England will look to overcome a striker shortage and shrug off bleak pronouncements about the state of its national game by beating Ukraine on Tuesday to take a giant stride toward the 2014 World Cup.

Automatic qualification for finishing first in Group H is up for grabs, with England leading on goal difference over Montenegro and one point clear of third-place Ukraine with three matches left.

The English would be OK with a draw in Kiev, which would keep the destiny of the group in their hands ahead of home matches against Montenegro and Poland in October.

A victory, however, would make a huge statement after recent comments by the new chairman of the Football Association, Greg Dyke, that English football is a "tanker that needs turning" and that nobody "realistically" thinks England will win next year's World Cup in Brazil.

"I think if we can fly back with three points then we're in a very strong position to go through," said England midfielder Frank Lampard, who will start the match for his 100th appearance for his country.

Being without its three leading strikers — Wayne Rooney, Daniel Sturridge (both injured) and Danny Welbeck (suspended) — isn't the only reason why England will find it tough in the Ukrainian capital, though.

Ukraine has rediscovered its best form in recent months, following up a 4-0 win at then-group leader Montenegro in June with a national-record 9-0 trouncing of San Marino on Friday. The hosts are also still hurting from an unlucky 1-0 loss to England in Donetsk in last year's European Championship, when they were denied a legitimate goal after the ball crossed the line before being cleared by John Terry.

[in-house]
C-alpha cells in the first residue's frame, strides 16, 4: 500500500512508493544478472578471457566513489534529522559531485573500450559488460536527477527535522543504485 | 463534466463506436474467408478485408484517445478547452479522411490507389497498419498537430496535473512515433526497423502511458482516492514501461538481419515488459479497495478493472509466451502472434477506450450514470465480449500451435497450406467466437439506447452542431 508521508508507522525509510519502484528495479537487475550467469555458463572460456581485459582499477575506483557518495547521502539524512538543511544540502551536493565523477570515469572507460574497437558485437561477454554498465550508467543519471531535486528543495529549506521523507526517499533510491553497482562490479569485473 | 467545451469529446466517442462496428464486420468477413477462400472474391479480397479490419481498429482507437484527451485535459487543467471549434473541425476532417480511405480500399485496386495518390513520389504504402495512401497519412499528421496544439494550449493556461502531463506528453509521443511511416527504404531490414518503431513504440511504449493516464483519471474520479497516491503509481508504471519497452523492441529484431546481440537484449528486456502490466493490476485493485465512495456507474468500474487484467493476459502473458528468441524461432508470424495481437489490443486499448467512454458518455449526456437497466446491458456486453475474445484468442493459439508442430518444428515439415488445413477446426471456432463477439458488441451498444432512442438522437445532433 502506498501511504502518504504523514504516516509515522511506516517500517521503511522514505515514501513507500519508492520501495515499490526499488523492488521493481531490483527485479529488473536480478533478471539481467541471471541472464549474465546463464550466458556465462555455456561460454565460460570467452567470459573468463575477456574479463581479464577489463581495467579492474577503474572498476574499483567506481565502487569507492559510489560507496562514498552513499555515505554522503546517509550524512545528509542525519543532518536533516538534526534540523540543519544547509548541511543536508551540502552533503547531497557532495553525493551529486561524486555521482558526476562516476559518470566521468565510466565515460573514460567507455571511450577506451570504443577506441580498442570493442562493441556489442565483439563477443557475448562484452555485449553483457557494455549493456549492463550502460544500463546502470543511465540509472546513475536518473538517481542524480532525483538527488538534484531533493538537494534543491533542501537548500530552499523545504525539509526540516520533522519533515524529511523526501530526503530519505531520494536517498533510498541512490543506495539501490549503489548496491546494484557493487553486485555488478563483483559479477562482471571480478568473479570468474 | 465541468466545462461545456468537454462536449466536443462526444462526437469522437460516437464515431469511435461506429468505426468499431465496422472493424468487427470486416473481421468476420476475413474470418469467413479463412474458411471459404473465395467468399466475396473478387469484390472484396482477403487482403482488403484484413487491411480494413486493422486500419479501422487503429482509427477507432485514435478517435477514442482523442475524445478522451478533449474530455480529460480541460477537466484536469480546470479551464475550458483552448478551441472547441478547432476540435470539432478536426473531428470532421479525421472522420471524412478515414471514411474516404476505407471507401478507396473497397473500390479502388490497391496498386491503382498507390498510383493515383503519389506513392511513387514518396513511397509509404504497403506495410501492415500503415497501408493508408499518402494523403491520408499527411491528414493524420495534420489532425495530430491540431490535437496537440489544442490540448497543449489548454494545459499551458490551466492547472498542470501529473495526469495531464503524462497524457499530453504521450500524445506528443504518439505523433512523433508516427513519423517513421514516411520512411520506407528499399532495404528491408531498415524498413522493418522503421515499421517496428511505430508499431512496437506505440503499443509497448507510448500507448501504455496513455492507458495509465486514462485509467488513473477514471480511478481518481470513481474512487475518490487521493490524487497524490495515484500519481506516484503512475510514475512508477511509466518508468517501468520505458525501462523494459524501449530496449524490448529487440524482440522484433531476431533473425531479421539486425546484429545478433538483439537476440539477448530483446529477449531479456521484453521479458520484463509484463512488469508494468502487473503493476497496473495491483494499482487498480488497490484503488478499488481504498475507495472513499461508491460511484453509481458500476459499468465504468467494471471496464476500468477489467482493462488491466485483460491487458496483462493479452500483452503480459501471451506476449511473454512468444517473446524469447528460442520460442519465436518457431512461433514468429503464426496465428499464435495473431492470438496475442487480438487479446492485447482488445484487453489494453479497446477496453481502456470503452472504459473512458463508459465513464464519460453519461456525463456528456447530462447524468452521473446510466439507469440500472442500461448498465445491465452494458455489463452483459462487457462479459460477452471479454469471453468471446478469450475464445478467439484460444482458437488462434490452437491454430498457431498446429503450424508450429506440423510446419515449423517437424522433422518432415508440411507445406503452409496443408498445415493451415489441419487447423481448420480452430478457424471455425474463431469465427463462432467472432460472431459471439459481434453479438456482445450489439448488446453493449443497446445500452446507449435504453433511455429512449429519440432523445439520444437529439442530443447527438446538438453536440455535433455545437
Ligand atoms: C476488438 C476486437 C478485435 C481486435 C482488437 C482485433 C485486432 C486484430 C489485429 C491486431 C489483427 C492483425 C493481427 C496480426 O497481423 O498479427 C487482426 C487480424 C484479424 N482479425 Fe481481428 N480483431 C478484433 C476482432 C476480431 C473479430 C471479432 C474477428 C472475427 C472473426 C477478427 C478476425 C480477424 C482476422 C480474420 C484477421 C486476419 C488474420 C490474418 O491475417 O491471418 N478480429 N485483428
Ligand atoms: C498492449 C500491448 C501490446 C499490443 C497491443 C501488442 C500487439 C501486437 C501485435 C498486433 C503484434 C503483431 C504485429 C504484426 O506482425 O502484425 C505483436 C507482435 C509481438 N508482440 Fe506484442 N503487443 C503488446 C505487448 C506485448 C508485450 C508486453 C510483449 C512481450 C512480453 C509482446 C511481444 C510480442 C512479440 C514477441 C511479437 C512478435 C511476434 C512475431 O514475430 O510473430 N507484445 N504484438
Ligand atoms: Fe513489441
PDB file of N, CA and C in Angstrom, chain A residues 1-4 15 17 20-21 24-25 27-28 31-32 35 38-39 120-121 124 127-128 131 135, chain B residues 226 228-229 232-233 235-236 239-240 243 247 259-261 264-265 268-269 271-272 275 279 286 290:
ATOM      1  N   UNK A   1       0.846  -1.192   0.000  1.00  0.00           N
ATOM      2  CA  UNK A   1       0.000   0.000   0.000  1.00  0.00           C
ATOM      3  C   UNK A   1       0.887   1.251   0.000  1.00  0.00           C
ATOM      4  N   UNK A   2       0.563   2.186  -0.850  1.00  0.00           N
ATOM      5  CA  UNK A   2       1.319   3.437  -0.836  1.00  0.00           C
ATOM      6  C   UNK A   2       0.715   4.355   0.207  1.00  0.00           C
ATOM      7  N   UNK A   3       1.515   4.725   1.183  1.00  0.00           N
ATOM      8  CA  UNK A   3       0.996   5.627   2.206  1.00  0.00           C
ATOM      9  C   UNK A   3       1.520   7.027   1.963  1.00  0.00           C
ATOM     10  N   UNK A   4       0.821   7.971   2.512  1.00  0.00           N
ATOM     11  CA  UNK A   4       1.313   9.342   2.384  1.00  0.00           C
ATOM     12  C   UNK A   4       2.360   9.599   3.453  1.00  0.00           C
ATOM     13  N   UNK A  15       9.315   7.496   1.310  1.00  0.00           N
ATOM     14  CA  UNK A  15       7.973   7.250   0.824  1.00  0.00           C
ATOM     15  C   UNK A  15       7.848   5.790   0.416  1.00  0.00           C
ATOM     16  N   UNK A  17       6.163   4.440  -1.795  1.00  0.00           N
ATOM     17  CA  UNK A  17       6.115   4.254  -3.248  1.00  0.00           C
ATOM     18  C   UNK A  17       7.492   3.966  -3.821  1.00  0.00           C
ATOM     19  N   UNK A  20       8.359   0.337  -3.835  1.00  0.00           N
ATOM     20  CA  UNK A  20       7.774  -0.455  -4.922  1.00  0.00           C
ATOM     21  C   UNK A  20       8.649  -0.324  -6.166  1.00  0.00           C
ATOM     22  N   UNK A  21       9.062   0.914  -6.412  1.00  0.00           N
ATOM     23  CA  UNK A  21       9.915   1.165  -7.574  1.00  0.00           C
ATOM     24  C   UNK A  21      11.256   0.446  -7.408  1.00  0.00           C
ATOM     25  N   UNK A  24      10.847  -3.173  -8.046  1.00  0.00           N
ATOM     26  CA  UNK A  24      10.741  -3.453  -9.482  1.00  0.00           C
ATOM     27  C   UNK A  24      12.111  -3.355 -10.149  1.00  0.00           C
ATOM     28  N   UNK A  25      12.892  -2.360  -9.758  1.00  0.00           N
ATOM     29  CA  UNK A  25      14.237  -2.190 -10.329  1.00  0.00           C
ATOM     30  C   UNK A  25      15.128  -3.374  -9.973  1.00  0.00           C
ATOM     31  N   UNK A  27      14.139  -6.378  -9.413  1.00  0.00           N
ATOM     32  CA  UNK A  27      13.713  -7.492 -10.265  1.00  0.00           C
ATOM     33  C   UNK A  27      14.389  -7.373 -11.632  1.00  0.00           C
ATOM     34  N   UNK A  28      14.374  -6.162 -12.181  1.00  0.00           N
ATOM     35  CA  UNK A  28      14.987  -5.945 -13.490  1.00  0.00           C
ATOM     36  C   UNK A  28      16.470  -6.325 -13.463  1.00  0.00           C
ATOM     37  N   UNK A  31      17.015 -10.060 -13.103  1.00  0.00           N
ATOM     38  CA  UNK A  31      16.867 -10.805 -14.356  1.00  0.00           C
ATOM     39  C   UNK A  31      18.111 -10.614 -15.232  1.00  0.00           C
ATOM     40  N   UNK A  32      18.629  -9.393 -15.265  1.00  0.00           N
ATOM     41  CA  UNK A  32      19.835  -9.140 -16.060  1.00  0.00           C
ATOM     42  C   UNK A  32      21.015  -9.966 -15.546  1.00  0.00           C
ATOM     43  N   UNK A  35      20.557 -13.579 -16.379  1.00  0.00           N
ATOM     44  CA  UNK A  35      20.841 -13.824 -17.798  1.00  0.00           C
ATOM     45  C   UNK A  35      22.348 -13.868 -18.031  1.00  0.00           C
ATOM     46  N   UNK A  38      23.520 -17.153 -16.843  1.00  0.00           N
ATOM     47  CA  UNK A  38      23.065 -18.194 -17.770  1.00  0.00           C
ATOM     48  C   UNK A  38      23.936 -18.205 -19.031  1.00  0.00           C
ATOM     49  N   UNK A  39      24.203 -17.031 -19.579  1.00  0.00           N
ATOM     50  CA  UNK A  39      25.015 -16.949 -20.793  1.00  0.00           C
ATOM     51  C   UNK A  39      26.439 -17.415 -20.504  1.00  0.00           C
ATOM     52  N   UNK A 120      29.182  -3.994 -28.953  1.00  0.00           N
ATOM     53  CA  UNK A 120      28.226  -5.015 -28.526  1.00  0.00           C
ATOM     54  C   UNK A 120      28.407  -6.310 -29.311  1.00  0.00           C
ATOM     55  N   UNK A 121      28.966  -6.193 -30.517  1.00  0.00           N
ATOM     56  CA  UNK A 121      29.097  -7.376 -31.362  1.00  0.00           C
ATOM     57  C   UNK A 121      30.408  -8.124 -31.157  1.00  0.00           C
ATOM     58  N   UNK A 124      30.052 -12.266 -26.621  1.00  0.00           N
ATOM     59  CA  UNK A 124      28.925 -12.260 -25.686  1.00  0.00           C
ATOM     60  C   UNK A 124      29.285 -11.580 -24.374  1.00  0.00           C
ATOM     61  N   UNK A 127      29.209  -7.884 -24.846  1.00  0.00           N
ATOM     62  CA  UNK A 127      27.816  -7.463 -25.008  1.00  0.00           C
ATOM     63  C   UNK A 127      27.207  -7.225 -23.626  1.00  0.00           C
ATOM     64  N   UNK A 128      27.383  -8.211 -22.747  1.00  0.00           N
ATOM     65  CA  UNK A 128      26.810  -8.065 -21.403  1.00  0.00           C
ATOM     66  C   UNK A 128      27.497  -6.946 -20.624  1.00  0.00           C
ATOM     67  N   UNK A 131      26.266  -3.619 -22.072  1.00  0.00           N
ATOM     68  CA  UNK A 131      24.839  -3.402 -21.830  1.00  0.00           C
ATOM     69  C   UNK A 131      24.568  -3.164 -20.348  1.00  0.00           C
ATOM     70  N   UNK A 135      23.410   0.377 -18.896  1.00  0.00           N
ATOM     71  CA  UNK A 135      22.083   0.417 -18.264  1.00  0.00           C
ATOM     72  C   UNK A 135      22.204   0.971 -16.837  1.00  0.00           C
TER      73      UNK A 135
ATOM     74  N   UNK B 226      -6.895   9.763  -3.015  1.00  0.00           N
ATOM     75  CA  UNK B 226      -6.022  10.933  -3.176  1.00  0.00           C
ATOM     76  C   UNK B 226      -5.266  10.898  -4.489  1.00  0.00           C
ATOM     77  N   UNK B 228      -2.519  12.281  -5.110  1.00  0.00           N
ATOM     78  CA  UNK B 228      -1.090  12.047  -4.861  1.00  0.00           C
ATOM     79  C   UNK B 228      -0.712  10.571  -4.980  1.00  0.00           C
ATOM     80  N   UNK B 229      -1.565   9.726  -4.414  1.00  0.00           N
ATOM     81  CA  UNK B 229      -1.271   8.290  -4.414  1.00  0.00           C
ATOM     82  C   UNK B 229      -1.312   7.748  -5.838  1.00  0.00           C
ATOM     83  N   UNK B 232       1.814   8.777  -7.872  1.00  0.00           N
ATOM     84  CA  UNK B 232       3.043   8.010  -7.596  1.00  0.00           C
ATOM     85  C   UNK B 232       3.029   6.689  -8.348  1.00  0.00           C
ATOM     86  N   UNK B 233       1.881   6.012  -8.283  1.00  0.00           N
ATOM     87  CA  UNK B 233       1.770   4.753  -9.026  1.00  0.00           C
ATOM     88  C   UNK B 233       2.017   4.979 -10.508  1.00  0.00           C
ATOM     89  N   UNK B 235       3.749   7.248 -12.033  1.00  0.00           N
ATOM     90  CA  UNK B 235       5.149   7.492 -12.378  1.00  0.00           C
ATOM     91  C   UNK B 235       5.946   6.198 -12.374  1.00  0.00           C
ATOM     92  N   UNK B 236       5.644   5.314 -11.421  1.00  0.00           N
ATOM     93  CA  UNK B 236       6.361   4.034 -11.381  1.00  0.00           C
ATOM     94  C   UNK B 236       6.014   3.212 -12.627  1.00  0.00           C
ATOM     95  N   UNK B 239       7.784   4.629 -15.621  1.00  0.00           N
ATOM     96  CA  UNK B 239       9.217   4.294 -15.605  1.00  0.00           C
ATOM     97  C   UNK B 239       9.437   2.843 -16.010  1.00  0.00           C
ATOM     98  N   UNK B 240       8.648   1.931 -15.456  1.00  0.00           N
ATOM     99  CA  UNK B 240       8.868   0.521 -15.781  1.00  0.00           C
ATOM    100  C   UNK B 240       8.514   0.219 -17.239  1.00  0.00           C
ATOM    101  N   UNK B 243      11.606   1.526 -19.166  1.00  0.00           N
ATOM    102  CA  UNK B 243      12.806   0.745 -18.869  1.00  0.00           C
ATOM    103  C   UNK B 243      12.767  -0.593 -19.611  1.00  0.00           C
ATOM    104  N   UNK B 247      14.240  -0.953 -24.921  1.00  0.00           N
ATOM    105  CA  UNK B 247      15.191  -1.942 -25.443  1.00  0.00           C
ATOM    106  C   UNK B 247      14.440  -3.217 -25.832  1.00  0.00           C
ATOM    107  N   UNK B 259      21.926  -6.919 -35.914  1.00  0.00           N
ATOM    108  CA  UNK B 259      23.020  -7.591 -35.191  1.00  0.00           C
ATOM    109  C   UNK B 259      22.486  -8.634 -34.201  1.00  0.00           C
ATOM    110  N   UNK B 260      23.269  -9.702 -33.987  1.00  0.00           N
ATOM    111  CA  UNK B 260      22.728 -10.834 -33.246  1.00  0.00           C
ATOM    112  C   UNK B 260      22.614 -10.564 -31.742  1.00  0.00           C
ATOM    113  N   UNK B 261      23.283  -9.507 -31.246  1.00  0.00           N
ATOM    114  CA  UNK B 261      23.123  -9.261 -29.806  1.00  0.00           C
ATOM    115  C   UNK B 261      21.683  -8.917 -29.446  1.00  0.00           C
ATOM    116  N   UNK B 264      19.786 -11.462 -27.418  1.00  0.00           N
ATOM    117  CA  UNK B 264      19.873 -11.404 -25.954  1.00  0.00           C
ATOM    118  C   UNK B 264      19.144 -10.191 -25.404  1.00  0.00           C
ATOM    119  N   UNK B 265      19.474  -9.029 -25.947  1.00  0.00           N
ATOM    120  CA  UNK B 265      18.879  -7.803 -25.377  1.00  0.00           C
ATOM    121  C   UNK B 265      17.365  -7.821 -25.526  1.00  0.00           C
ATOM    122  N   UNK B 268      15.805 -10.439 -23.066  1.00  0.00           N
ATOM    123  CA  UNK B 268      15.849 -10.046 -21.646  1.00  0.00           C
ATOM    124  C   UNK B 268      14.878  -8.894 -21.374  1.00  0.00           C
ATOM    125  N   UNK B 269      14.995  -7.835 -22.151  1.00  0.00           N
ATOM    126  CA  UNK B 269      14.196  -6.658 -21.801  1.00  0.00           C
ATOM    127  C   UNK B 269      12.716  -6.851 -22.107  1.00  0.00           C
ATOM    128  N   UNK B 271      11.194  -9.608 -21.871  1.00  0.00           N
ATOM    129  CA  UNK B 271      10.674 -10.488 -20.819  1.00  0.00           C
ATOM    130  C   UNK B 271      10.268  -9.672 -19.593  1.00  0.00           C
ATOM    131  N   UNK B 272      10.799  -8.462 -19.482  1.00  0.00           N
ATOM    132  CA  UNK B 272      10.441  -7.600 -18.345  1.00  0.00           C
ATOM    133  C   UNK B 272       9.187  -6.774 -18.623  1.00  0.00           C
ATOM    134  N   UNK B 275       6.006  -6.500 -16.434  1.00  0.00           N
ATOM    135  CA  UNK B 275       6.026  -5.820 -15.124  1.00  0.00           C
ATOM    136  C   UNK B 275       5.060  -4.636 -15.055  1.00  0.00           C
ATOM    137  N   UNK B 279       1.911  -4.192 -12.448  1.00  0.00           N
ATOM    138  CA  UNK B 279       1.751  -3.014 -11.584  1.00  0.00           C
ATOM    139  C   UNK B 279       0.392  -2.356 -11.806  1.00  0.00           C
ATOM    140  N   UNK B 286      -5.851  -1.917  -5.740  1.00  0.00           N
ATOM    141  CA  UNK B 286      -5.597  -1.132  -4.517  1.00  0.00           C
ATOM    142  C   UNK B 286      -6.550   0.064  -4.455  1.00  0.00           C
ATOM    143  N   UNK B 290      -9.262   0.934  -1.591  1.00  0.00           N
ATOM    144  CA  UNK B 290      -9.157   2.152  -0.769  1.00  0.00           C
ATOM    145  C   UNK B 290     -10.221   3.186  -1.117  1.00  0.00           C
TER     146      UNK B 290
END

"Our team doesn't have the big names that England has, but we (still) have good players," Ukraine captain Anatoliy Tymoshchuk said. "The thing is, such stars as Wayne Rooney, Frank Lampard, Steven Gerrard and Ashley Cole have achieved success in their clubs but for some reason or other can't attain the same level of success with their national team.

"England has players known to the entire European continent, but Ukraine is better."

One player who isn't so well known on the global stage is Rickie Lambert, who will nevertheless lead the forward line for England again on Tuesday.

The Southampton striker has risen from obscurity to play a starring role for Roy Hodgson's side, scoring the winner on debut with his first touch as a substitute in a 3-2 victory over Scotland last month and then adding another goal — plus two assists — in the 4-0 win over Moldova on Friday.

At 31, Lambert is a late developer but he is making up for lost time. This will be the first competitive match outside England in his journeyman career.

"You are talking about a very mature person who has seen all that football has to offer," Hodgson said. "He has also seen the fact that if you are not in football, what life has to offer is maybe not as good comparably."

Hodgson is renowned for being a cautious manager so the temptation may be to set his team out not to lose the match. Who he chooses to replace Welbeck on the left wing will be telling — will it be the more defensive-minded James Milner or a more out-and-out winger in Ashley Young or even uncapped Andros Townsend?

Otherwise, England will be unchanged from the team that started against Moldova, with Lampard becoming the country's eighth player to reach 100 caps. There will be two other centurions in the team — captain Steven Gerrard and left back Ashley Cole, who will both be making their 105th caps.

"I lost on my 100th cap so hopefully it can be different for Frank and he can go away with fond memories," Gerrard said Monday. "This is going to be our last crack at doing well at a World Cup and hopefully that's infectious for the group and the young lads can see how much we want it and feed off that."

Ukraine coach Mykhailo Fomenko, a wily strategist who has won four straight games since taking over from Oleh Blokhin in December, has no fresh injury problems and has to choose between in-form pair Marco Devic and Roman Zozulya for the lone-striker berth.

"England is very strong, it's a well-known European team," Fomenko said Monday. "It's not only the match of my life, but others as well."

Elsewhere in the group, Poland visits San Marino seeking a win to keep its qualification hopes alive. The fourth-place Poles are five points behind the leaders and must still play England and Ukraine away. Montenegro has a night off after playing a game more than its rivals.


Associated Press writer Mark Rachkevych contributed to this report.